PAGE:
When discussing side characters Kaufman gave the analogy as them being like seasoning. They can add flavour to your main character and story but be careful because they can also overpower and spoil the whole meal (story).

Kaufman pointed out that if you live in the Illuminae world you have a 32 percent chance of survival. She also revealed that the third book in the series is like an Avengers movie, where everyone from the first two books comes together.

When discussing the notion that YA is lesser than adult fiction Nix pointed out that it is “called young adult not old children”. YA is not adult fiction dumbed down!

Bradley explained that good writing comes when you go somewhere dangerous and take risks. Nix said if you can find the emotional truth in a story, everything else will work.

Noni said to ensure that a character is engaging across a series you need to make them real. She also said that her characters take over the story and she is constantly fighting them as she writes.

Nix said that he does not know very much about his characters when he starts and he learns about them as the story progresses. In a nice gesture Nix gave out copies of his books to audience members who asked questions and he also brought Frogkisser character cards that he gave out at the signing.


After lunch I attended a panel More Than Meets the Eye: Diversity in YA Fiction moderated by journalist and author Sarah Ayoub with Australian authors Randa Abdel-Fattah, Erin Gough and Will Kostakis.

At first Ayoub was a little nervous, but of all the panels I felt she was the most prepared moderator with really insightful questions.

Abdel-Fattah, an Australian Muslim of Palestinian and Egyptian parents, talked about how identity is fluid and that it is she who defines herself – one day she may be listening to Palestinian music and the next day watching something very Australian on TV.

There was plenty of humour thanks to Gough and Kostakis. Gough quipped “I don’t wake up and look in the mirror and say ‘Hey, look, it’s Gay Erin’ … okay sometimes I do.” She later joked “did you know my parents are straight”.

Kostakis also said that we all have stories but we are often told our stories and experiences do not have value. He also gave a simple piece of writing advice – if you are ever stuck with a story idea just take your life and ask what if?

Abdel-Fattah said when writing it is important to be aware of power relations. She explained that she would never presume to write a story about the Aboriginal stolen generation. That is not her story to tell.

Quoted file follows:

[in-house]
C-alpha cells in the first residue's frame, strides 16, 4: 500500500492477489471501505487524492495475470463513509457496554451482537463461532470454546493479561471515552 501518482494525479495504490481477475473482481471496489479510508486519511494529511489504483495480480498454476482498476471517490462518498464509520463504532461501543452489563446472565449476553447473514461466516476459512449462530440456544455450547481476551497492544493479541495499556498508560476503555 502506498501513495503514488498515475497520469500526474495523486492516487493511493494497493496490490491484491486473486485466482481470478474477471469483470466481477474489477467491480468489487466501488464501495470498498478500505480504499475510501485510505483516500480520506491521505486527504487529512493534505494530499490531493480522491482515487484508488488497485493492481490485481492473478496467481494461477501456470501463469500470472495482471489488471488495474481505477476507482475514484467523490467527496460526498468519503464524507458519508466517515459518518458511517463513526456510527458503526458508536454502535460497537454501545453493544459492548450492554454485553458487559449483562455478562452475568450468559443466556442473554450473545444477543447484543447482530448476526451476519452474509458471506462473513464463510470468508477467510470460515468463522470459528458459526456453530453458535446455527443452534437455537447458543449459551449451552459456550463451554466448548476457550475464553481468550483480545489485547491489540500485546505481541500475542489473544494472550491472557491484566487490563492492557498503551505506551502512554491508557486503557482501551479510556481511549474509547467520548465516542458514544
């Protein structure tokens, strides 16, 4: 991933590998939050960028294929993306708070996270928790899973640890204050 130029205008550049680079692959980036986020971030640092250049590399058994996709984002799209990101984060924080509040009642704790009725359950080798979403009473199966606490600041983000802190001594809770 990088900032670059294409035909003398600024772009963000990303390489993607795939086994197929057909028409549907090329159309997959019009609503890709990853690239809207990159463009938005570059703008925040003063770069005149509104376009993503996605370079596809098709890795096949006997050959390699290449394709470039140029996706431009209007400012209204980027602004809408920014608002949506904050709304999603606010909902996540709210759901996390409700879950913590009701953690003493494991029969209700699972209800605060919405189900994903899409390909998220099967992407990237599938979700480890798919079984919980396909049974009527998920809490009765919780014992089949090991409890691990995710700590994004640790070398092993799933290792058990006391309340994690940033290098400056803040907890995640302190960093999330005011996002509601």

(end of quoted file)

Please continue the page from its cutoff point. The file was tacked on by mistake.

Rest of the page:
Gough encouraged writers to talk to people and do research to better represent diversity.

When asked for diverse book recommendations Kostakis recommends “anything by Sara Farizan”; Gough recommends Welcome to Orphancorp by Marlee Jane Ward and Pink by Lili Wilkinson; Ayoub recommends Bro by Helen Chebatte.


Defying Expectations: How Do Female Writers Defy Stereotypes moderated by Bev Kavanagh with J.C. Burke, Amie Kaufman and Mariko Tamaki.

Kaufman opened the panel by reading two emails from her ‘jerks’ folder. One gave her advice on genres other than sci-fi, which would be better suited to her female sensibilities and the other suggesting that Jay Kristoff is the sole author of the Illuminae series and that her name is only there because of her New York Times best-seller status.

This led to a discussion of being female and writing in genres that are traditionally male dominated, such as science fiction. Burke also discussed writing in the traditional male dominated genre of crime fiction and being the second female to win the Ned Kelly award and the first young adult title win.

Kaufman also talked about flipping the gender of characters during the editing process to avoid subconscious gender bias / stereotypes.

When discussing sexist criticism female writers receive Tamaki said “I’m not less authoritative, you have a problem with my authority.”


I ended the day with TeenCon moderated by author Will Kostakis.

As the audience entered the doors to the theatre we were given free copies of books. I was given Cath Crowley’s 2016 novel Words in the Deep Blue. This is Crowley’s sixth book and I look forward to reading it. Click here to read my past book club pick post for Graffiti Moon.


Representatives from eight publishing houses presented some recent and upcoming YA titles to get excited about.